Today, the significance of EuroMaidan for Ukrainian society lies in its intentions – to restore the Republic, establish the rule of law in economics and politics, and to secure control over elites via partnership with the European Union; a sizeable democratisation mechanism. And although Maidan enjoyed far from universal support, it spoke in the interests of all Ukraine's citizens.
Unfortunately, the results of our actions often diverge from the motivations behind them. The power elites that swept out the clans tied to the Party of Regions have not been able to consolidate the promises of EuroMaidan. This fiasco has several causes, but one of them merits particular discussion: the oligarchs' take-over of an unfinished autocracy.
Requiem for EuroMaidan
In recent days, Kyiv has found itself immersed in a new crisis. Ihor Kolomoisky, a pro-Maidan oligarch and governor of the eastern powerhouse of Dnipropetrovsk, allegedly used fighters from the Dnipro volunteer battalion to seize control of Ukraine's state-owned gas company, Ukrtransnafta.
One day prior, the Ukrainian government and parliament passed a law to take the management of Ukrtransnafta back under governmental control. Subsequently, President Petro Poroshenko accepted Kolomoisky's resignation as governor and now faces a challenge of possible civil unrest in Dnipropetrovsk. Local lawmakers in Dnipropetrovsk are already calling for a new Maidan.
Meanwhile, Prime Minister Arseny Yatsenyuk was accused of being involved in large-scale corruption by the former head of Ukraine's financial inspection service. The following day, the head of the Ministry of Emergency Services was arrested on corruption charges live on television during a cabinet meeting as Poroshenko and Yatsenyuk looked on.
Ihor Kolomoisky has recently been dismissed as head of Dnipropetrov'sk regional administration. (c) Inna Solokovska / Demotix.
For Ukrainian citizens who placed their hopes in a revolutionary president and prime minister, these events sound like a requiem for EuroMaidan.
In the post-Soviet space, it's worth remembering that an oligarch is not just a highly wealthy individual. An oligarch is someone who pursues their private interests (accumulating capital, receiving rents, monopolising certain sectors) with the help of public instruments.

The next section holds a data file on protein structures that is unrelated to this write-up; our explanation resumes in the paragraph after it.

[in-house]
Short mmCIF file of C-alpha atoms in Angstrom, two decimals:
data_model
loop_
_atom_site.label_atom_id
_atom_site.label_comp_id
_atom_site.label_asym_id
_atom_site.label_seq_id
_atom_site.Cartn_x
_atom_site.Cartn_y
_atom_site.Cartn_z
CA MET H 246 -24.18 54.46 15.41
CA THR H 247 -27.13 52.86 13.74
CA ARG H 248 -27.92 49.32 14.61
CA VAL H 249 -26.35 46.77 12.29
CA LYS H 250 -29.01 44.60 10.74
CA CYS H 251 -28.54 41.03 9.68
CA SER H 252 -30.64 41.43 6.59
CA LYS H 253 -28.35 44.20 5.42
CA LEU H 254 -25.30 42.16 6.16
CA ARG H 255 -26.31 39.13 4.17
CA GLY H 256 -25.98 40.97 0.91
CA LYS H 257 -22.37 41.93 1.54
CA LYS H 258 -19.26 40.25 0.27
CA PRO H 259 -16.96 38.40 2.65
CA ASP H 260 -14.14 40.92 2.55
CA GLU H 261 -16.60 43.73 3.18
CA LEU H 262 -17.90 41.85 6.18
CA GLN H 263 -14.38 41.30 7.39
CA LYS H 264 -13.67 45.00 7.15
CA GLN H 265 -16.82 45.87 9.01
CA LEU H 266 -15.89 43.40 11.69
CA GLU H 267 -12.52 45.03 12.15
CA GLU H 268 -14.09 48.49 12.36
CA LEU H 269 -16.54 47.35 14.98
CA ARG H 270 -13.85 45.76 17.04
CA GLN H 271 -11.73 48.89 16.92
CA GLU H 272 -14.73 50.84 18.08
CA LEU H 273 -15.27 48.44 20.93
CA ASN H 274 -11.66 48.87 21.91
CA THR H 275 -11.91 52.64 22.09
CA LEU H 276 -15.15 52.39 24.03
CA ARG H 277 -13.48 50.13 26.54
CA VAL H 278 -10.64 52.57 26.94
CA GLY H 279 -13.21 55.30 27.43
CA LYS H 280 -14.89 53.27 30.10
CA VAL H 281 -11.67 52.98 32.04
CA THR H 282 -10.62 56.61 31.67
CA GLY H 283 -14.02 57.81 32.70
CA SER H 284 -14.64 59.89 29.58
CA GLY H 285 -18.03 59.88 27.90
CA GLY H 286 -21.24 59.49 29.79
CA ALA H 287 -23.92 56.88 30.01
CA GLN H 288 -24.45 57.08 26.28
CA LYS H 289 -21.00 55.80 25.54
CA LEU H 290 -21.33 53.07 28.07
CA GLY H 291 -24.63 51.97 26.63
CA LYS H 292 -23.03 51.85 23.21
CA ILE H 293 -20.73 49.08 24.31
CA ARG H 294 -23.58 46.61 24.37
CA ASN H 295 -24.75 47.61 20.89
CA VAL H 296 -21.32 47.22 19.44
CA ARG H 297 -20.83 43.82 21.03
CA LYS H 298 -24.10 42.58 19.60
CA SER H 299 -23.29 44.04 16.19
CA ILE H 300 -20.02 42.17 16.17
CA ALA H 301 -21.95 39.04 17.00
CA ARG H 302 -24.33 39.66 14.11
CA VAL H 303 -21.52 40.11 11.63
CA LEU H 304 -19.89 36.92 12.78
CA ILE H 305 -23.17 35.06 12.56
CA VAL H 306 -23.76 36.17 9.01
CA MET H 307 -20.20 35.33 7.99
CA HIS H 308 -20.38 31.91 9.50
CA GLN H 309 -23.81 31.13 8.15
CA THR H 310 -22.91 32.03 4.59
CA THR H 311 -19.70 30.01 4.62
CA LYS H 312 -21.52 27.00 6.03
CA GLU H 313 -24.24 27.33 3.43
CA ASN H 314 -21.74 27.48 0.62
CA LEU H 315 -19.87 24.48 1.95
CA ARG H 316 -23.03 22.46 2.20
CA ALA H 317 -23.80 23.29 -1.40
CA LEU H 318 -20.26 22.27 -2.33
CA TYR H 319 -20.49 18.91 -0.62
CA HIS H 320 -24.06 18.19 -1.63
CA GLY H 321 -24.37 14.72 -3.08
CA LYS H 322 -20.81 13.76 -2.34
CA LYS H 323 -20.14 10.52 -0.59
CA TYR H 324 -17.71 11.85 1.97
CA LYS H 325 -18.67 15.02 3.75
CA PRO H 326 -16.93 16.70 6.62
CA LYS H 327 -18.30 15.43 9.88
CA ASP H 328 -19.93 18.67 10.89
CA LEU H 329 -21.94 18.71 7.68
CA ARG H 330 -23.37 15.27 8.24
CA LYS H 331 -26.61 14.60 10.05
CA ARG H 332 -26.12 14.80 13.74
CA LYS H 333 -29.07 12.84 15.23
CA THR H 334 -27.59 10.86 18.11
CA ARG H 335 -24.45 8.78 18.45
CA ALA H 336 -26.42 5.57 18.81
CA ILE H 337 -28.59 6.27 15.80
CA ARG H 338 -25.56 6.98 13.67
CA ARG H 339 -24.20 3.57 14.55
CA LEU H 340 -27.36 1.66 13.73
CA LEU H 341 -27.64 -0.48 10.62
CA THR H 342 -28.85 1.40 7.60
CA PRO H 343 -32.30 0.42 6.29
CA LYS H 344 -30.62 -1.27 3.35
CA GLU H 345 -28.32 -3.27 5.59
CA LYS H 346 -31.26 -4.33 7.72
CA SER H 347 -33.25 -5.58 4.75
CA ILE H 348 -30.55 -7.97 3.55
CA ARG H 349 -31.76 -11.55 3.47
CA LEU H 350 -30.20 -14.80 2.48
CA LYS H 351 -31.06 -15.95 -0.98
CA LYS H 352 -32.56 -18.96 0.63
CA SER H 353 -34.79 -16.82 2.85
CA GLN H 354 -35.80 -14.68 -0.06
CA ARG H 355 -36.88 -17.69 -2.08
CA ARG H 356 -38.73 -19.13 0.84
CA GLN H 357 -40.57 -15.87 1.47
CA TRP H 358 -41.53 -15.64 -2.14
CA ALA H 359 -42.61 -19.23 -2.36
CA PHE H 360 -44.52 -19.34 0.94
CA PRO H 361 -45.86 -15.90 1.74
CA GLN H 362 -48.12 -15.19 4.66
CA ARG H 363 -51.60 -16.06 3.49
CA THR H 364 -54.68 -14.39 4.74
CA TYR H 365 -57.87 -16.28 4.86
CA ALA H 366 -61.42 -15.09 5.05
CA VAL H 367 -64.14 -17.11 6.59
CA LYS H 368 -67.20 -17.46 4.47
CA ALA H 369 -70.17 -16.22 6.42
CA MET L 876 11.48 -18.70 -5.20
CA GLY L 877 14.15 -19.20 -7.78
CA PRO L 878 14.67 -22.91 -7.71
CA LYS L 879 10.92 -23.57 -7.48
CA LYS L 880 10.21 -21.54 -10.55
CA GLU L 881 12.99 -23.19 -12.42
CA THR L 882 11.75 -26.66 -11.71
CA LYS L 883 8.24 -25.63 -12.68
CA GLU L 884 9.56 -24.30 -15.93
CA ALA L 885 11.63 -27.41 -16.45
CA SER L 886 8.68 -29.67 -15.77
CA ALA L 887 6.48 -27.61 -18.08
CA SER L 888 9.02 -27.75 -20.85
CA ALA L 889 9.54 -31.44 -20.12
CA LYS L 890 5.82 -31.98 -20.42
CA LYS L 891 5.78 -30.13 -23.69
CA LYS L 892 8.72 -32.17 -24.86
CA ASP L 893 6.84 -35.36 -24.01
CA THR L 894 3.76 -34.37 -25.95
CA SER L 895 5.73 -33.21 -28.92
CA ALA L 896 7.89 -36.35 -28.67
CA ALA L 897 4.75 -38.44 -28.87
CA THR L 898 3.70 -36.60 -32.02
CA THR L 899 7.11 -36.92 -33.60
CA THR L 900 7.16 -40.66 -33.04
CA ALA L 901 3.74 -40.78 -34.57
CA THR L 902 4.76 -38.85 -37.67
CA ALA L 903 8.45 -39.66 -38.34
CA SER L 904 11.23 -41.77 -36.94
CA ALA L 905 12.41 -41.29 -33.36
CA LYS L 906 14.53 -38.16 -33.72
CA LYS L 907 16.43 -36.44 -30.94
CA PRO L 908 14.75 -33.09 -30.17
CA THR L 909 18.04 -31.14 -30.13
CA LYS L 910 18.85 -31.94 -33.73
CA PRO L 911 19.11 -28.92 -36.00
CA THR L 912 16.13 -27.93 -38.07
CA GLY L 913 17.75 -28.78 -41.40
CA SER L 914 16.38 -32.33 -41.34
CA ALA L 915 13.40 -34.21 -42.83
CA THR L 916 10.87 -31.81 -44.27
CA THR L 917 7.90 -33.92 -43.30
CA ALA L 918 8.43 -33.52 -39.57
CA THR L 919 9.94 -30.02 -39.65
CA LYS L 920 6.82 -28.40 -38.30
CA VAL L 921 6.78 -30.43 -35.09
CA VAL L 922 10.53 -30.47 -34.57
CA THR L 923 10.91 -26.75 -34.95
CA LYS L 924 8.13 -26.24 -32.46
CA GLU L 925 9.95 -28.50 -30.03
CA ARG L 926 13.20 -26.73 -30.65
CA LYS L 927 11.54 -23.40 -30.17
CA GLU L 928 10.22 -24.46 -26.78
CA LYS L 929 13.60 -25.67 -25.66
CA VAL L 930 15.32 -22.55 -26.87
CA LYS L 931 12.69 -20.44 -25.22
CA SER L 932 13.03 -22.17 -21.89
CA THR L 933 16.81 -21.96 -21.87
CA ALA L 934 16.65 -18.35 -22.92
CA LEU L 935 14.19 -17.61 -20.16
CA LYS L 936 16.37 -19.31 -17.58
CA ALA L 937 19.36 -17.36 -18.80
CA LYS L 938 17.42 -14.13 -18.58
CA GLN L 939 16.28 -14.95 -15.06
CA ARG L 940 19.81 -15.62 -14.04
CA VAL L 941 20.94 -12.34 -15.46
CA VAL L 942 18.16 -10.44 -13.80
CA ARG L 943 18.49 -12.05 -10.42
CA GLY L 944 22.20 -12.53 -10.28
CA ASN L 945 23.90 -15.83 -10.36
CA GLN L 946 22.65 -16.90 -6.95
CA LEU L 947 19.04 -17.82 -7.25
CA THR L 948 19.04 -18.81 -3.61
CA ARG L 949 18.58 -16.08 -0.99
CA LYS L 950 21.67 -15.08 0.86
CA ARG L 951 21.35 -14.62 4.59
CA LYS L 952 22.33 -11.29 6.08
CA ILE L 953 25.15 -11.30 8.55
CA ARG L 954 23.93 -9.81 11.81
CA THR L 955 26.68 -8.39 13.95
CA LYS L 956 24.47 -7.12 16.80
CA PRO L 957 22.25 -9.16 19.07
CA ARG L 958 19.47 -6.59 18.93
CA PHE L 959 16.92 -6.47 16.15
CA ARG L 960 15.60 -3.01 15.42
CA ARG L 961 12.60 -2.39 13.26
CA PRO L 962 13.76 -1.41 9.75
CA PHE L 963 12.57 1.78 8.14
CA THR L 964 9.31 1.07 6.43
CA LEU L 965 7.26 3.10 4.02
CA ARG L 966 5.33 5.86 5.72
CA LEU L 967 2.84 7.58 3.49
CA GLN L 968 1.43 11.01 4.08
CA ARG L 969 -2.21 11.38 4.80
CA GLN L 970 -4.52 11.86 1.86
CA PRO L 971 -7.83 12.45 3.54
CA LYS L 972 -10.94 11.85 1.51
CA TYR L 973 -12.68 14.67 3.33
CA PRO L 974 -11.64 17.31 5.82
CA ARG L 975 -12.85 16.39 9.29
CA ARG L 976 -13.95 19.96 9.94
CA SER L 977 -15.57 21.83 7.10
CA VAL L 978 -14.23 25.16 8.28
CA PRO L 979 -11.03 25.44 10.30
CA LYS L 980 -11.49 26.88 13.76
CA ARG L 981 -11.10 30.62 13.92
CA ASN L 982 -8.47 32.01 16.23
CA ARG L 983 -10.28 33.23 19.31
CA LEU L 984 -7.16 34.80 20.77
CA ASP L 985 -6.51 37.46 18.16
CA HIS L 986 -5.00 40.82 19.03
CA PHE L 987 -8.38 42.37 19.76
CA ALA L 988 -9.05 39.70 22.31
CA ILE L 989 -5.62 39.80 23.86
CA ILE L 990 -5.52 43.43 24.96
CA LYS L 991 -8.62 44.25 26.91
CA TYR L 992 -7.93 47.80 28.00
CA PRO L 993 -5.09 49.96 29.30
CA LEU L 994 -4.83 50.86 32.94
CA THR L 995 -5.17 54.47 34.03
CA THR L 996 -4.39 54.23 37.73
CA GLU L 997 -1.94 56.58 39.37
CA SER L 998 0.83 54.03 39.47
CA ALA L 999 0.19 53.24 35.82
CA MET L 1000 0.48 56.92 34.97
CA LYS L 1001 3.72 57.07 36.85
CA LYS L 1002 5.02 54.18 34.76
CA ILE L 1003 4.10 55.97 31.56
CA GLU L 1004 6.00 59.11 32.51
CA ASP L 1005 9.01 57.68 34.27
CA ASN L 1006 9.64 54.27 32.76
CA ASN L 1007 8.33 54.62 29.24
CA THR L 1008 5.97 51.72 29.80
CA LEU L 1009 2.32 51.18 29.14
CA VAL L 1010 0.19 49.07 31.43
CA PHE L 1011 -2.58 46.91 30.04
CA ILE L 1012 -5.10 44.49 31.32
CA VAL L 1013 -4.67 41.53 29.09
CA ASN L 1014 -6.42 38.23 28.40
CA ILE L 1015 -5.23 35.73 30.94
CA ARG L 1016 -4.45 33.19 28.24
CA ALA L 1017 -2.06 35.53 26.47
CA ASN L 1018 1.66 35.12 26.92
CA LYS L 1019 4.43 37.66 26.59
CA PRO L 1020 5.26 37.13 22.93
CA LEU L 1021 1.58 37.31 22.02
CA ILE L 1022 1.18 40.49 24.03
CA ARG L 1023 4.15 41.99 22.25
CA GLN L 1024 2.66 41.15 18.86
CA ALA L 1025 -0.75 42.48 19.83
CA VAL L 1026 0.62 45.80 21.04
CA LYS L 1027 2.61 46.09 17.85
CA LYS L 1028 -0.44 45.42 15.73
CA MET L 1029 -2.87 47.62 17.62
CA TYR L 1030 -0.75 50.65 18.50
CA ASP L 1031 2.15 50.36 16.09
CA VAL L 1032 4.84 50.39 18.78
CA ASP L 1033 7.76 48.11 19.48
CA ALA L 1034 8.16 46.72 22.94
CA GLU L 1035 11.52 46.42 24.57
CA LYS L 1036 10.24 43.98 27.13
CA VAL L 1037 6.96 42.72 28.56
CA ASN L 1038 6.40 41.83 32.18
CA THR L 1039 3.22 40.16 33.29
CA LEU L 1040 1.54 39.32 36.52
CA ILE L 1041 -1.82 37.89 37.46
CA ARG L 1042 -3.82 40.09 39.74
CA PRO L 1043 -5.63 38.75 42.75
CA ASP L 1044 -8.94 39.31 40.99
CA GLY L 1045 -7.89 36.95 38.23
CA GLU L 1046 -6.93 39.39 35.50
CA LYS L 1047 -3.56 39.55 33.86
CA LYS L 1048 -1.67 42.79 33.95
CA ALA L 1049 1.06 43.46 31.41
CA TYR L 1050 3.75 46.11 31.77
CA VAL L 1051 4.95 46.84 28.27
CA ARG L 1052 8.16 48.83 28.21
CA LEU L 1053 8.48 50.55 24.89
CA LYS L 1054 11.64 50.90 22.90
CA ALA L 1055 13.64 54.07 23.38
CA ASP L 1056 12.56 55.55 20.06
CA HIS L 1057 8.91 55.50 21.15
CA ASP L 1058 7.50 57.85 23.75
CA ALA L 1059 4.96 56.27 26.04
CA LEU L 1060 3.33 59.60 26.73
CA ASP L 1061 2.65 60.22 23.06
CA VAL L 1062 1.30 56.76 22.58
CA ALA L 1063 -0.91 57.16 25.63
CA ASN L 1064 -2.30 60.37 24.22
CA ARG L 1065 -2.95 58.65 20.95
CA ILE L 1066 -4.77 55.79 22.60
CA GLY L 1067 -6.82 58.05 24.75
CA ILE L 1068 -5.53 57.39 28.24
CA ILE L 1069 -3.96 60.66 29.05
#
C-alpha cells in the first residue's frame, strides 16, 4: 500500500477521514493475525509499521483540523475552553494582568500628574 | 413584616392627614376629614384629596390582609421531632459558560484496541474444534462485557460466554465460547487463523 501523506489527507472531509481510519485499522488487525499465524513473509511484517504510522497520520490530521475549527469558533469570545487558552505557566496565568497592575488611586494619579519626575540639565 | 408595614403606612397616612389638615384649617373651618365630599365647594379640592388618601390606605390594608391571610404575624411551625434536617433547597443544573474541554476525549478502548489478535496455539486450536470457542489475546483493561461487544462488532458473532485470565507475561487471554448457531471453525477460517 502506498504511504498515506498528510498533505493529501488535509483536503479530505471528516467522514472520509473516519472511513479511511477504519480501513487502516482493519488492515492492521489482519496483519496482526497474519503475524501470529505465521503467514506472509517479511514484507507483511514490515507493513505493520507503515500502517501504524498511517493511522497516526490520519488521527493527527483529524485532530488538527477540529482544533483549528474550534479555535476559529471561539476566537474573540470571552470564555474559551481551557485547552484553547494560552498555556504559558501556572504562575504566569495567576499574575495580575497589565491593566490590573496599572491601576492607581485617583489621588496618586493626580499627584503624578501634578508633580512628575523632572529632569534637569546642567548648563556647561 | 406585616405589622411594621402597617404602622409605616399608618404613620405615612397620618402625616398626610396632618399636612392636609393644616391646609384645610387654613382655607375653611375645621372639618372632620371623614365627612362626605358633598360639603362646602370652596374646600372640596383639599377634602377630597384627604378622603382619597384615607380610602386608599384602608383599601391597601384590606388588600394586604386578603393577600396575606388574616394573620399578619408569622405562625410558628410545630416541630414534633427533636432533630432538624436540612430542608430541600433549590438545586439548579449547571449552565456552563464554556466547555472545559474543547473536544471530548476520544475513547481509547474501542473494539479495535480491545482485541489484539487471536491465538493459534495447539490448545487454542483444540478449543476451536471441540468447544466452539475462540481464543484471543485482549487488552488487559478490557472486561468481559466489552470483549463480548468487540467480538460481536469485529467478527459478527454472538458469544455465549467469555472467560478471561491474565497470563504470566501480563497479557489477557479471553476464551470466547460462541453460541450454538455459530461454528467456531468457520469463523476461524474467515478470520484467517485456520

Just as EuroMaidan defended the interests of all Ukrainian citizens, it also defended the oligarchs.
At the time of going to press, for instance, Ukrainian billionaire Rinat Akhmetov is no longer an oligarch, although he remains one of the richest people in Ukraine. Akhmetov no longer holds sway over Ukrainian public institutions, and he lives the life of a usual post-Soviet businessman – vulnerable to the police, tax inspection, fire inspections, and other agencies, which extort illegal payments.
The complex mechanisms of administrative and political safeguards comprise one such 'public instrument': an oligarch's private interests and property are guaranteed by parliamentary deputies, political parties, and functionaries in the executive and judiciary. Without recourse to exploitation of public institutions, an oligarch is merely a very rich individual, unable to defend his property under the majority of post-Soviet political regimes.
Just as EuroMaidan defended the interests of all Ukrainian citizens, it also defended the oligarchs. They too suffered from Viktor Yanukovych's autocratic tendencies, just like everyone else.
By November 2013, though, even the oligarch groups at the core of the Party of Regions had been isolated from most budget streams and influential government posts. But after Maidan, the oligarchs were able to acquire greater rights and opportunities than any other group in Ukraine. This acquisition was made possible by the fact that, as a group, oligarchs have been far more effective in the pursuit of their own interests when compared with any other group of post-Soviet society, formal or informal. At the same time, the conflicts emerging between the victors' political programmes, have also contributed to oligarchic acquisition.
To understand why oligarchs are so effective, one has to look at their creativity. Their ability to survive and expand their influence never fails to impress; their ability to corrupt any half-decent public initiative never fails to frighten.
Consider the threat posed by the Privat group, headed by Ihor Kolomoisky. Today, this group owns one of Ukraine's biggest private banks (Privatbank), which has 19m customers, Ukraine's biggest TV Channel (1+1), as well as businesses in energy, retail, and many other sectors, dozens of Rada deputies, several governors and mayors.
Having lost major holdings in Crimea and Donbas in 2014, the highly congenial Kolomoisky managed to retain and even enlarge his assets, all the while positioning himself as the saviour of Ukraine, creating a personal army in the form of volunteer battalions, and building his own fiefdom out of several regions in Ukraine's south east. Kolomoisky's creative potential is sizeable. And so is the danger he poses to the (as yet unborn) Third Ukrainian Republic.